"Kee Points" with Jim Kee, Ph.D.

Okay, it is good to have a week where everything goes pretty much according to expectations. In France, Emmanuel Macron defeated Marine le Pen in the French presidential election on Sunday. Macron was the pro-European Community, pro-euro currency candidate, so his election – though expected – is perceived as a vote for stability rather than a Brexit-type shock to the system. In the US, hiring bounced in April with 211,000 new jobs created (the March number was a disappointing 79,000). Monthly data is noisy, and a rebound was expected, but again, nice to have a week with few surprises. And first quarter company earnings or profits in the US are coming in stronger than a year ago, as is sales or revenue growth. That too was expected. Business investment spending remains muted, but that should change under virtually any plausible scenario of business tax reforms being considered.


1980’s boom? Don’t let the daily business press distort your thinking on the impact of tax reform on stock market returns. It’s not that taxes don’t affect stock market valuations – they do! They affect company earnings or profits (corporate income taxes), and they affect how much investors are willing to pay for each dollar of earnings or profits (so called “investor taxes” on dividends and capital gains). To understand this last point, consider that investors in the aggregate typically discount future earnings at what is known as investors’ required rate of return, which is after tax and after inflation. Lower investor taxes and/or lower inflation lowers this discount rate and increases equity values: a dollar’s worth of earnings is worth more – you’ll pay more for it - if the taxes you have to pay on it, whether dividend or capital gains taxes, are lower. But remember, markets are forward-looking, so it is reasonable to assume that the markets have already priced in some meaningful tax reform. That wasn’t the case in the early 1980s, when the Dow Jones industrial average was 70% below nominal GDP stated in billions of dollars (Studies at Georgia Tech show that these two tend to be the same over time). But I want to re-state or reiterate what I think is a big theme for global investors going forward, one that is multi-year and in keeping with the appropriate time horizon of equity investors:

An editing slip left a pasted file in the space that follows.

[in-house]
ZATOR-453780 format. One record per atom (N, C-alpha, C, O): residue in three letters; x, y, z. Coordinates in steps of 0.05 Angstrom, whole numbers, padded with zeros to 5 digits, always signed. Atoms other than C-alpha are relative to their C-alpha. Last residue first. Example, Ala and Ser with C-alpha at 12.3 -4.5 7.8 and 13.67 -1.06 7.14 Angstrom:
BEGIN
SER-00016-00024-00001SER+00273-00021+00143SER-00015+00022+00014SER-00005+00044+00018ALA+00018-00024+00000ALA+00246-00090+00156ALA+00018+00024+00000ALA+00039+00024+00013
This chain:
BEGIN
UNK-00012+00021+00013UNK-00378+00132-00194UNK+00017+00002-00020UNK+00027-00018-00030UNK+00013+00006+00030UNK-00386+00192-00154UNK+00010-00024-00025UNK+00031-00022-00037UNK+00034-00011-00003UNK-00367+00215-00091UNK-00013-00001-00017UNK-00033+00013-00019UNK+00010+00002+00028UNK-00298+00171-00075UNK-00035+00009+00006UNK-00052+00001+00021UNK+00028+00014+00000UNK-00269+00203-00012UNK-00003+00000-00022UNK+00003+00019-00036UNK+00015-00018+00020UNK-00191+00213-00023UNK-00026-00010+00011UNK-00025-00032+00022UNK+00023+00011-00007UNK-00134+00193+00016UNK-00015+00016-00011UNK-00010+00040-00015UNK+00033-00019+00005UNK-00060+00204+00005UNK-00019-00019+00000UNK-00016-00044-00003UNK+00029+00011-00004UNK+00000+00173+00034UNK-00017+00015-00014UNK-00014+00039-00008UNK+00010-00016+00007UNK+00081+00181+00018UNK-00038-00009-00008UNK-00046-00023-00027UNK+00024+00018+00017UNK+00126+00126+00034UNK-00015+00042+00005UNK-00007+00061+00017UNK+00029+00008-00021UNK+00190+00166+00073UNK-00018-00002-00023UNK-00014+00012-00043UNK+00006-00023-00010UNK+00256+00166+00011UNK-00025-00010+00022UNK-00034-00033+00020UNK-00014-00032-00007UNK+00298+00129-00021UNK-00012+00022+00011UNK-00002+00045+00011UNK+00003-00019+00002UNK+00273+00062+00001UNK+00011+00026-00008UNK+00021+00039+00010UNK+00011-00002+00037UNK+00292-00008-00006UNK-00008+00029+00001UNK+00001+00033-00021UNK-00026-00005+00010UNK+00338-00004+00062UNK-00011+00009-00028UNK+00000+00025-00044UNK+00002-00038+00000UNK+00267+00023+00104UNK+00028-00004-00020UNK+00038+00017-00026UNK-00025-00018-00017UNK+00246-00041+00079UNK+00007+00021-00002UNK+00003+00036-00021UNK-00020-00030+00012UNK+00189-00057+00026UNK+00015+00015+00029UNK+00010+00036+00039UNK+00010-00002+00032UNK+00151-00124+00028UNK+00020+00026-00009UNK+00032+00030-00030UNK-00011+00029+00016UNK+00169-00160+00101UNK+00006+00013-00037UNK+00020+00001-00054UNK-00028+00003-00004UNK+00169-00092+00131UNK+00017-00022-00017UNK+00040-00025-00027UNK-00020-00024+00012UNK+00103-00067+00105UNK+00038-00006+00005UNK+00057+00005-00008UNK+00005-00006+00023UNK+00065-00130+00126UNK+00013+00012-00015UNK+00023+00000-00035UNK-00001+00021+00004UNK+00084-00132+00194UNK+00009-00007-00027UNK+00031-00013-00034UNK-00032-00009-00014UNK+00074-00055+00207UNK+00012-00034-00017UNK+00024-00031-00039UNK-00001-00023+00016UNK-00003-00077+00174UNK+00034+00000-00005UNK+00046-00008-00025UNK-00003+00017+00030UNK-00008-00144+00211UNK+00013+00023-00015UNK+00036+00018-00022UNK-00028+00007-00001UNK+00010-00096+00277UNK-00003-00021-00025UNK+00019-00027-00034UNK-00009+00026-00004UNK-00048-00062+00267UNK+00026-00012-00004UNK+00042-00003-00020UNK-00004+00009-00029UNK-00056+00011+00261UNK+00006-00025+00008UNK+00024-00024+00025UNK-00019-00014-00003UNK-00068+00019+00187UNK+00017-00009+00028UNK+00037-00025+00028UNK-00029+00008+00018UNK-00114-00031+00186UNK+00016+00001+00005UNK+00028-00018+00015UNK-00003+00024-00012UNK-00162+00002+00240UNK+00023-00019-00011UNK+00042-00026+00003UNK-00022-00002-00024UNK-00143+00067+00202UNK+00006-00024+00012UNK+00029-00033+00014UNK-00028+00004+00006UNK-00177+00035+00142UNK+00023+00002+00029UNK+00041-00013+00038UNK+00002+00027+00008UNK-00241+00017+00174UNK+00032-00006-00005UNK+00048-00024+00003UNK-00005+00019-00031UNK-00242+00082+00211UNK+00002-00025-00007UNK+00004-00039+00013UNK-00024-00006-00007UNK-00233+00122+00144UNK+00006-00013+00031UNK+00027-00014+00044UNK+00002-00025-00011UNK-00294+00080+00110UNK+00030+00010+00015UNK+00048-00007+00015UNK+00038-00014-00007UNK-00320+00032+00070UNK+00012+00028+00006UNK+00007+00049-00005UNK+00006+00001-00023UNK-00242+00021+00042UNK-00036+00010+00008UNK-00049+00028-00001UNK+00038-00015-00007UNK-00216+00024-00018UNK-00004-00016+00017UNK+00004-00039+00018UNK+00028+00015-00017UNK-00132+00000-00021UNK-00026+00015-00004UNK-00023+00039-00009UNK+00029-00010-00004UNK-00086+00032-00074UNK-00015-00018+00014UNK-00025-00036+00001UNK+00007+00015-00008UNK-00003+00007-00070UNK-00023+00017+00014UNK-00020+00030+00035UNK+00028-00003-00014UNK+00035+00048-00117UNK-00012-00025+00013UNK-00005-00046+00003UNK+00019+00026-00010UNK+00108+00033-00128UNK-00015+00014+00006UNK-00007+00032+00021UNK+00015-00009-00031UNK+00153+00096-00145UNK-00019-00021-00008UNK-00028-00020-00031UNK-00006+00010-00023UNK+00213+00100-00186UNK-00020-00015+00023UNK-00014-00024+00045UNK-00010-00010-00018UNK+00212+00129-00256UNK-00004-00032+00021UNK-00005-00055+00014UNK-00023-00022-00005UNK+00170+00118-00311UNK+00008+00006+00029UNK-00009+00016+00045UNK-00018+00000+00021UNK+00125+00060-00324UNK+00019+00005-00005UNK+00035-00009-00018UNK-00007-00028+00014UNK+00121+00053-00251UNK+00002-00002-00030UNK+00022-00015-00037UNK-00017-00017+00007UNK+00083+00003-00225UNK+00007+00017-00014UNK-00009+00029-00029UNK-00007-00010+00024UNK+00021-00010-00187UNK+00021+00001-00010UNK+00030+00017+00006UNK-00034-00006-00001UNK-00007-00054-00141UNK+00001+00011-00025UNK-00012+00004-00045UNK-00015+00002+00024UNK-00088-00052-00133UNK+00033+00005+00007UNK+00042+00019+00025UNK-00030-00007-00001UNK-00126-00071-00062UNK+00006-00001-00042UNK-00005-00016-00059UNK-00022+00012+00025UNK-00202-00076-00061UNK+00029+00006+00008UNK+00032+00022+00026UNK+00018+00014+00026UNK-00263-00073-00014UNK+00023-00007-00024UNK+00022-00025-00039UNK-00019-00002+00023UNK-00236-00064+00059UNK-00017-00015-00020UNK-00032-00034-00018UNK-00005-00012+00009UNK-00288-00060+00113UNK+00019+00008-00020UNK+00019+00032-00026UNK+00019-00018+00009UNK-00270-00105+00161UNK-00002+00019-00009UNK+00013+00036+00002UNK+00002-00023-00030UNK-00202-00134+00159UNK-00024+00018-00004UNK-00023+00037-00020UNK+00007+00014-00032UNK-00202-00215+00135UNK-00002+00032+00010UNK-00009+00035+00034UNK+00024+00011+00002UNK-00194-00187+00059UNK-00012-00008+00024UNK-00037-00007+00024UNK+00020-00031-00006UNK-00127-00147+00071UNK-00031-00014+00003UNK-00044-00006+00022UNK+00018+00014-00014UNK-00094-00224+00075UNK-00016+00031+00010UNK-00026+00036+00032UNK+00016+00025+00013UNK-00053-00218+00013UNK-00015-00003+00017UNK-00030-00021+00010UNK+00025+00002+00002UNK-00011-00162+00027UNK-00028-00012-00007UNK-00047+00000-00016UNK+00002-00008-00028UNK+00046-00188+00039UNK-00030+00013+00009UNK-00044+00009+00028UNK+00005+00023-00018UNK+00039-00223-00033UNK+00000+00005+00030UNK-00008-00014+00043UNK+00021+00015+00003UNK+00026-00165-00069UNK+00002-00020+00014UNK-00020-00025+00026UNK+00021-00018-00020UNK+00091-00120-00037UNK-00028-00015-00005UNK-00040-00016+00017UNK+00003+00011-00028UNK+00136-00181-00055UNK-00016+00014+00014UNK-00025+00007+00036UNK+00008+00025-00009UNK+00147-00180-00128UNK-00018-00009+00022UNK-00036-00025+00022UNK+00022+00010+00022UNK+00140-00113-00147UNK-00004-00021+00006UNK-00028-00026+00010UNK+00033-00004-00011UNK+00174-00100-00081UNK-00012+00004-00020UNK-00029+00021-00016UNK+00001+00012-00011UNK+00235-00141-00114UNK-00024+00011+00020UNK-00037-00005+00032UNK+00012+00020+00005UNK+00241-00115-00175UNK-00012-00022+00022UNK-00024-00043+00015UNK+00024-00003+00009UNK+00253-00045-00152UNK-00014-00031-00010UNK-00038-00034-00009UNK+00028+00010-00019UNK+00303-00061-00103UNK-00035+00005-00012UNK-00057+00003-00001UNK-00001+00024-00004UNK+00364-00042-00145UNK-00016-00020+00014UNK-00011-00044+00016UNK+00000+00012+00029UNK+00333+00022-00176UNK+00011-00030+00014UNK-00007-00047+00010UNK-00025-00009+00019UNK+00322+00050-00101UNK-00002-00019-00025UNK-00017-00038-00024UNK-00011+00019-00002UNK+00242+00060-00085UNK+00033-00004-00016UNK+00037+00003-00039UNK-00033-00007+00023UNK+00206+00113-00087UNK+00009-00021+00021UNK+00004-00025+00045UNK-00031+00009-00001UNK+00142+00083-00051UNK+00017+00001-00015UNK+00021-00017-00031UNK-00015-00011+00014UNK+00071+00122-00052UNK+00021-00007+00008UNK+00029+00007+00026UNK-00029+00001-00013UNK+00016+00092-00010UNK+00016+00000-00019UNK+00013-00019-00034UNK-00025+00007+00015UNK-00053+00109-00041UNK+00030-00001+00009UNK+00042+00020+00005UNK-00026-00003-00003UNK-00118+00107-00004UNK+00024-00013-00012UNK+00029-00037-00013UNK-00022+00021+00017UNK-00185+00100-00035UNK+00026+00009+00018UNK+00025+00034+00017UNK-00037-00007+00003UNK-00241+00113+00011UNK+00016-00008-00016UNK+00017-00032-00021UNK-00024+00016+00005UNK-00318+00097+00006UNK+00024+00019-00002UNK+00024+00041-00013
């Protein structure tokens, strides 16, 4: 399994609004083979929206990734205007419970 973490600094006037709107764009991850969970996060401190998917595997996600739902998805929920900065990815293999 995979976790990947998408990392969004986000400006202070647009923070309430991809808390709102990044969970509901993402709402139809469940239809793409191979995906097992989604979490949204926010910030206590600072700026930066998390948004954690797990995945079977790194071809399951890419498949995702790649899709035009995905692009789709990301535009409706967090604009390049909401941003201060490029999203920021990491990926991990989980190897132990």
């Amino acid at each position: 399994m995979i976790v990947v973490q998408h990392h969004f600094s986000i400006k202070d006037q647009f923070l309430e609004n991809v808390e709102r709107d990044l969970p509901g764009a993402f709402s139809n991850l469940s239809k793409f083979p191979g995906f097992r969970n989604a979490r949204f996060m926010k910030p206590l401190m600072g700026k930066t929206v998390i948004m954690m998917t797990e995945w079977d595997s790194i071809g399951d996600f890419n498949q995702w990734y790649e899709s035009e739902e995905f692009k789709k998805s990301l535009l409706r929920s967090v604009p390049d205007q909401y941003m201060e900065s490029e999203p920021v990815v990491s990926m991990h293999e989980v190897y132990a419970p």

Returns on capital far exceed the cost of capital, which should lead to strong investment spending but has not Business investment spending should be a much stronger driver going forward than it has been. On the demand (for investment funds) side, that’s largely because a decade of policy uncertainty has tended to keep cash (business spending) on the sidelines or held overseas. On the supply (of investment funds) side, some regulatory clarity and simplification on Dodd-Frank banking legislation is likely going forward, and it is fairly widely acknowledged that the evolution of this particular legislation has thwarted credit creation, or the banking system’s ability to serve as a financial intermediary matching capital with opportunity. That’s how Canadian economist Reuven Brenner described capitalism’s wealth-creating tendencies when functioning properly: “It matches brains with capital and holds both sides accountable.”  


That’s the big-picture case for optimism: You have on the one hand a tremendous amount of global capital tied up in safe-haven fixed income instruments. And on the other you have the majority of the world’s population still in need of massive infrastructure spending as they go from rural to urban, and from primitive to modern. In the developed world you see increasing technological obsolescence as information technology marches on while corporate and consumer spending on technology lags. At some point all of this capital should address all of these needs.